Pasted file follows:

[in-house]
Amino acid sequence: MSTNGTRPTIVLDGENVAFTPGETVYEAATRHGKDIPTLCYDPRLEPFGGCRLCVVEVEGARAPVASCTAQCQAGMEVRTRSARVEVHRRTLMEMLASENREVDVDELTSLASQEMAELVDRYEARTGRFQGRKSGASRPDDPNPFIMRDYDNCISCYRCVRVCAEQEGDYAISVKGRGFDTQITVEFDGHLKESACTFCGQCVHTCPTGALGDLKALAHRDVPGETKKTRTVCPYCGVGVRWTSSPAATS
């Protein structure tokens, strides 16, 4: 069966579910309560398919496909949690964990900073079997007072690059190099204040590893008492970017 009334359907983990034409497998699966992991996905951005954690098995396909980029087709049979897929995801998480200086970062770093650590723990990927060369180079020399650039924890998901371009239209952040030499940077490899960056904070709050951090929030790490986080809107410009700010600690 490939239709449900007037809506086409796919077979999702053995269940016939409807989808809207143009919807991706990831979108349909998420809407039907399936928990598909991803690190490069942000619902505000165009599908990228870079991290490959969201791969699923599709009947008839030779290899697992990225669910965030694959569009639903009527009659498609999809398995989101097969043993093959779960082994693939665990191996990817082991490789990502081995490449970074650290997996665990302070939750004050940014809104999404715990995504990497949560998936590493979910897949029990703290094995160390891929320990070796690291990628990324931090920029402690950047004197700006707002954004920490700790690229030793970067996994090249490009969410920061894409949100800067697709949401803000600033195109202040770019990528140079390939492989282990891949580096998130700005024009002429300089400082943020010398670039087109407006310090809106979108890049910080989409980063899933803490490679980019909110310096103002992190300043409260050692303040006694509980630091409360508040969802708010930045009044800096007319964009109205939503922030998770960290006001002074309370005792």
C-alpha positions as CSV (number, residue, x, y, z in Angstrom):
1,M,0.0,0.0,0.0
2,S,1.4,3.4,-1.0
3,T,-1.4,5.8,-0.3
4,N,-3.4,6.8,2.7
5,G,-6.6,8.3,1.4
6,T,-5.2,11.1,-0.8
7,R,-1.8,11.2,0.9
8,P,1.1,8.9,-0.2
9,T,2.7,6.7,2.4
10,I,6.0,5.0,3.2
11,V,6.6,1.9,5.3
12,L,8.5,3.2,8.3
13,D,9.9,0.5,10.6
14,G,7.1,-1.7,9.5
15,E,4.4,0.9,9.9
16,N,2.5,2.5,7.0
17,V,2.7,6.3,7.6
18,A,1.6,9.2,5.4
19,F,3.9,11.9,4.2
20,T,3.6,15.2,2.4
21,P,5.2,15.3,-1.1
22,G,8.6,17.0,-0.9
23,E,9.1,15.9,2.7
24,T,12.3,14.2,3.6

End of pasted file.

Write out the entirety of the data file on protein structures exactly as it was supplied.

[in-house]
Amino acid sequence: MSTNGTRPTIVLDGENVAFTPGETVYEAATRHGKDIPTLCYDPRLEPFGGCRLCVVEVEGARAPVASCTAQCQAGMEVRTRSARVEVHRRTLMEMLASENREVDVDELTSLASQEMAELVDRYEARTGRFQGRKSGASRPDDPNPFIMRDYDNCISCYRCVRVCAEQEGDYAISVKGRGFDTQITVEFDGHLKESACTFCGQCVHTCPTGALGDLKALAHRDVPGETKKTRTVCPYCGVGVRWTSSPAATS
């Protein structure tokens, strides 16, 4: 069966579910309560398919496909949690964990900073079997007072690059190099204040590893008492970017 009334359907983990034409497998699966992991996905951005954690098995396909980029087709049979897929995801998480200086970062770093650590723990990927060369180079020399650039924890998901371009239209952040030499940077490899960056904070709050951090929030790490986080809107410009700010600690 490939239709449900007037809506086409796919077979999702053995269940016939409807989808809207143009919807991706990831979108349909998420809407039907399936928990598909991803690190490069942000619902505000165009599908990228870079991290490959969201791969699923599709009947008839030779290899697992990225669910965030694959569009639903009527009659498609999809398995989101097969043993093959779960082994693939665990191996990817082991490789990502081995490449970074650290997996665990302070939750004050940014809104999404715990995504990497949560998936590493979910897949029990703290094995160390891929320990070796690291990628990324931090920029402690950047004197700006707002954004920490700790690229030793970067996994090249490009969410920061894409949100800067697709949401803000600033195109202040770019990528140079390939492989282990891949580096998130700005024009002429300089400082943020010398670039087109407006310090809106979108890049910080989409980063899933803490490679980019909110310096103002992190300043409260050692303040006694509980630091409360508040969802708010930045009044800096007319964009109205939503922030998770960290006001002074309370005792």
C-alpha positions as CSV (number, residue, x, y, z in Angstrom):
1,M,0.0,0.0,0.0
2,S,1.4,3.4,-1.0
3,T,-1.4,5.8,-0.3
4,N,-3.4,6.8,2.7
5,G,-6.6,8.3,1.4
6,T,-5.2,11.1,-0.8
7,R,-1.8,11.2,0.9
8,P,1.1,8.9,-0.2
9,T,2.7,6.7,2.4
10,I,6.0,5.0,3.2
11,V,6.6,1.9,5.3
12,L,8.5,3.2,8.3
13,D,9.9,0.5,10.6
14,G,7.1,-1.7,9.5
15,E,4.4,0.9,9.9
16,N,2.5,2.5,7.0
17,V,2.7,6.3,7.6
18,A,1.6,9.2,5.4
19,F,3.9,11.9,4.2
20,T,3.6,15.2,2.4
21,P,5.2,15.3,-1.1
22,G,8.6,17.0,-0.9
23,E,9.1,15.9,2.7
24,T,12.3,14.2,3.6